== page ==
Bullying: Prevention for the SLP

In honor of National Bullying Prevention Month this October, it is important to discuss the role the therapist plays in the prevention of bullying process. A recent study conducted by the University of Nebraska-Lincoln found that students with special needs—whether behavioral, learning or physical—are more prone to being bullied. Because of this, these students often become isolated and experience long-term effects.

For example, children who stutter are commonly the target of peer bullying. Presenting or reading out loud in front of the class is both a difficult and traumatic experience if bullies are present. Those students with “invisible” disabilities—like ADHD, learning disabilities and some autism spectrum disorders—are also prime targets for social exclusion because their peers perceive them as different, yet do not know why because these disorders are not visible.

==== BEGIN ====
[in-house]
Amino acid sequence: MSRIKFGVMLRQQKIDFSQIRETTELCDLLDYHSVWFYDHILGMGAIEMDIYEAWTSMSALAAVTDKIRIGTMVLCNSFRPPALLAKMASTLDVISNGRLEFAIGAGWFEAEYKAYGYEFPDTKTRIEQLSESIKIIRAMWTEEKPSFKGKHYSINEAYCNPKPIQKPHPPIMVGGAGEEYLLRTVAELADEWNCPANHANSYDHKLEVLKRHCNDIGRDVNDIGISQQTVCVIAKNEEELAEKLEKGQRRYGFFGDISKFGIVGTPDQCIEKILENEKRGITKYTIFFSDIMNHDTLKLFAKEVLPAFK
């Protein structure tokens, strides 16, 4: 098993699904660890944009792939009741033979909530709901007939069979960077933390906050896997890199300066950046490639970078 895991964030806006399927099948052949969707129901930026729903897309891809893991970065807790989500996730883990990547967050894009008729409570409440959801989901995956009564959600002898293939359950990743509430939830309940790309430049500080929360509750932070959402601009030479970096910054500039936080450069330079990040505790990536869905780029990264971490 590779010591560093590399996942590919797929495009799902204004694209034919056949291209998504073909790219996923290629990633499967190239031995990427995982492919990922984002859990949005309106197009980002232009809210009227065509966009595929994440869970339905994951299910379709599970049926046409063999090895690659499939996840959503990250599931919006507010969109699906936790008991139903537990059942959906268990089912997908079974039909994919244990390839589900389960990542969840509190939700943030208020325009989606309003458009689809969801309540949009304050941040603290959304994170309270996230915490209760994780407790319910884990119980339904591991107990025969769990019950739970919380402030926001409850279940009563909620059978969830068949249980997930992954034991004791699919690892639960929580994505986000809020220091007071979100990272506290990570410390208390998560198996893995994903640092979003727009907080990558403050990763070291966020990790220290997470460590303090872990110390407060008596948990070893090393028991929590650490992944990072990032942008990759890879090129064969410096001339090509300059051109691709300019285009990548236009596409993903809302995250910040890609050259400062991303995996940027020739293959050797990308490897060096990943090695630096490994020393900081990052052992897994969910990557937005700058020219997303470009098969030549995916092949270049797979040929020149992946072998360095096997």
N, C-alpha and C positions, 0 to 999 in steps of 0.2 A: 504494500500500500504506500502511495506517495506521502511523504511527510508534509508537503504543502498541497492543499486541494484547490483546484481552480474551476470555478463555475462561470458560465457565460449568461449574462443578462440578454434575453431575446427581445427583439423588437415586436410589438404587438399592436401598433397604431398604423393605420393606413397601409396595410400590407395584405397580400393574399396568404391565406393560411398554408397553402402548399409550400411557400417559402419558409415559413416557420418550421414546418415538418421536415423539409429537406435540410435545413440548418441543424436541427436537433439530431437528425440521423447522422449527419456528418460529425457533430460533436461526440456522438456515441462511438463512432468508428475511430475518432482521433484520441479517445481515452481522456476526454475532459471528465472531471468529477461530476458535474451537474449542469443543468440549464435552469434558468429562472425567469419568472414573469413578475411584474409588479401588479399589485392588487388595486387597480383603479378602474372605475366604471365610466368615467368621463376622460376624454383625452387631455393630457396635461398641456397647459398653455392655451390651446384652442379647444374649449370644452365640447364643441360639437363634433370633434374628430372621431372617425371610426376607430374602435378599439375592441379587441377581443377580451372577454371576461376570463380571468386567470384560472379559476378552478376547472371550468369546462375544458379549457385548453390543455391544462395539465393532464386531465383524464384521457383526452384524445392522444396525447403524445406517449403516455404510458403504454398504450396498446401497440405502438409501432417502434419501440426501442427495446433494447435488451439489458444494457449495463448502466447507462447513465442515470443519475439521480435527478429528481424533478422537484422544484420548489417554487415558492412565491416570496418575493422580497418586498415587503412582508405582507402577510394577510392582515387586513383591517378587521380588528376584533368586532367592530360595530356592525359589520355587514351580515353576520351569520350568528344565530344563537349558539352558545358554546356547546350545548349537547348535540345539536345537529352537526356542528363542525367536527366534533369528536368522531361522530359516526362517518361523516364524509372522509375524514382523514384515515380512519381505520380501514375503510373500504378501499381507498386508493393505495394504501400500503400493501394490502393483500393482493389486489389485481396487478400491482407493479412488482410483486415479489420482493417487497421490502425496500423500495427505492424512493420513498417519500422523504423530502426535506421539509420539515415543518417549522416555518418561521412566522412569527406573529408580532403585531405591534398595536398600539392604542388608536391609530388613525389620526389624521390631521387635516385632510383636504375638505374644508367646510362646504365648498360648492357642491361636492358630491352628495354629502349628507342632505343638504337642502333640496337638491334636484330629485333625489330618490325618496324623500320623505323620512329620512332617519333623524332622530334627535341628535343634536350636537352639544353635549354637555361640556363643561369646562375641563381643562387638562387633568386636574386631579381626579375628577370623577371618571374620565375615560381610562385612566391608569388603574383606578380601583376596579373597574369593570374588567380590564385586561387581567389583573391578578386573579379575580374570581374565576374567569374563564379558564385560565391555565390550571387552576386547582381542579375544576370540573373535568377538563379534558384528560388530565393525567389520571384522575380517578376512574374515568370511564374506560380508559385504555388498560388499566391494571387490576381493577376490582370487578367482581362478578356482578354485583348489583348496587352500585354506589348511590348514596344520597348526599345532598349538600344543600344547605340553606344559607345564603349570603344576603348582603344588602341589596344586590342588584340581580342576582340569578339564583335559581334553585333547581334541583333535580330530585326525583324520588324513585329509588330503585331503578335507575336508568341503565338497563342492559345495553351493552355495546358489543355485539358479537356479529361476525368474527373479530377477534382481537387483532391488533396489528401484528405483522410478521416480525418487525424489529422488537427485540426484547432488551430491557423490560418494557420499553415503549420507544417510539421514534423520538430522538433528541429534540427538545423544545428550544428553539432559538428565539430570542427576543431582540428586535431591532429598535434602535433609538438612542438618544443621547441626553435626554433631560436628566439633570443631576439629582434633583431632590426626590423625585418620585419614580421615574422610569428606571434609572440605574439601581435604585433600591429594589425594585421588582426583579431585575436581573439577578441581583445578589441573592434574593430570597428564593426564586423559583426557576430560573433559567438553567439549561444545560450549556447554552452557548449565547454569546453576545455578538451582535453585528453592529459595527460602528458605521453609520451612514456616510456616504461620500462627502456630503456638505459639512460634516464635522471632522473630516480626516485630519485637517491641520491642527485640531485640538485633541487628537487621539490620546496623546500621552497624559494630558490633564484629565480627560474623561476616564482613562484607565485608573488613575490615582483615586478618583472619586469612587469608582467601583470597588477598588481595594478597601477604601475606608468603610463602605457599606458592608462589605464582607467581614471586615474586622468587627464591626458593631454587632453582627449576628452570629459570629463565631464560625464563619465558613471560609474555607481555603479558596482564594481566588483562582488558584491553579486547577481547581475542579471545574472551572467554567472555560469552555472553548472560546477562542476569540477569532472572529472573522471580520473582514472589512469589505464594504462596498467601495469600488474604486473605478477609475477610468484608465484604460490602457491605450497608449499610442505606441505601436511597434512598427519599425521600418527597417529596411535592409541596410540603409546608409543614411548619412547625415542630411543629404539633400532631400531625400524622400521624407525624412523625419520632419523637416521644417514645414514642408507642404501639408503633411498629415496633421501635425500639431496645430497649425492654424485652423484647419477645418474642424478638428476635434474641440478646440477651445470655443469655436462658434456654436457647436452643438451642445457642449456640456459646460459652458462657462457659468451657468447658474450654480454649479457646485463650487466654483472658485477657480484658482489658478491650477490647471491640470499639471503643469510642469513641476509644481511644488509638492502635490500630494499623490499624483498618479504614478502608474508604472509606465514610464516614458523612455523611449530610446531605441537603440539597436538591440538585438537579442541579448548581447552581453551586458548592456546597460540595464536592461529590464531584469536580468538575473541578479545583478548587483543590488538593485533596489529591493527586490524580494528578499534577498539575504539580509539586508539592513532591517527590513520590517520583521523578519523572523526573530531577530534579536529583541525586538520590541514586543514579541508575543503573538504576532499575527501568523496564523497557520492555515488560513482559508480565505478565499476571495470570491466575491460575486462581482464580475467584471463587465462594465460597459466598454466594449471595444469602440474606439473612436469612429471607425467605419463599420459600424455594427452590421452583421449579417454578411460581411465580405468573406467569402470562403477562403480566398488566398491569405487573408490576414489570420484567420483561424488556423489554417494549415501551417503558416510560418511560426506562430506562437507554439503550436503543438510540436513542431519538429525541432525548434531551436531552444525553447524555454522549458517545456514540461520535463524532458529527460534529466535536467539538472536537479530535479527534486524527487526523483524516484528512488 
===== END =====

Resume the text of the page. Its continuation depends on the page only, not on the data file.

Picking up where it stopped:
Unfortunately, many students who are bullied because of special needs lack to the tools to share their experiences with parents, teachers and therapists to get help. When a student is able to tell a therapist about a bullying incident, therapists often respond with very tactical measures; however, this puts the burden on the victim and does not directly address the bullying issue.

Special education attorney Jennifer Laviano and special education advocate Julie Swanson suggest that parents and the special education team work together to help the student understand and recognize the bullying incidents, making this an IEP goal for the student. By helping the student identify bullying, parents and educators can help empower the student and aid the investigation process. To hear more of Laviano and Swanson’s advice for bullying, listen to their Blog Talk Radio show, “Protecting Your Children From Bullying In an IEP” here.

After helping the student to understand bullying, the therapist can play a role in helping the student cope with bullying incidents. This ADVANCE for Speech & Hearing article suggests therapists desensitize a student’s self-perceived shame of their communication disability to ease incidents of bullying. By helping a student accept the disorder, become less withdrawn and more socially capable, students may increase progress and decrease bullying.

How do you help your students accept their speech disorders in order to help overcome them? Comment below or share your strategies on our Facebook page or by using our Twitter handle @PresenceLearn!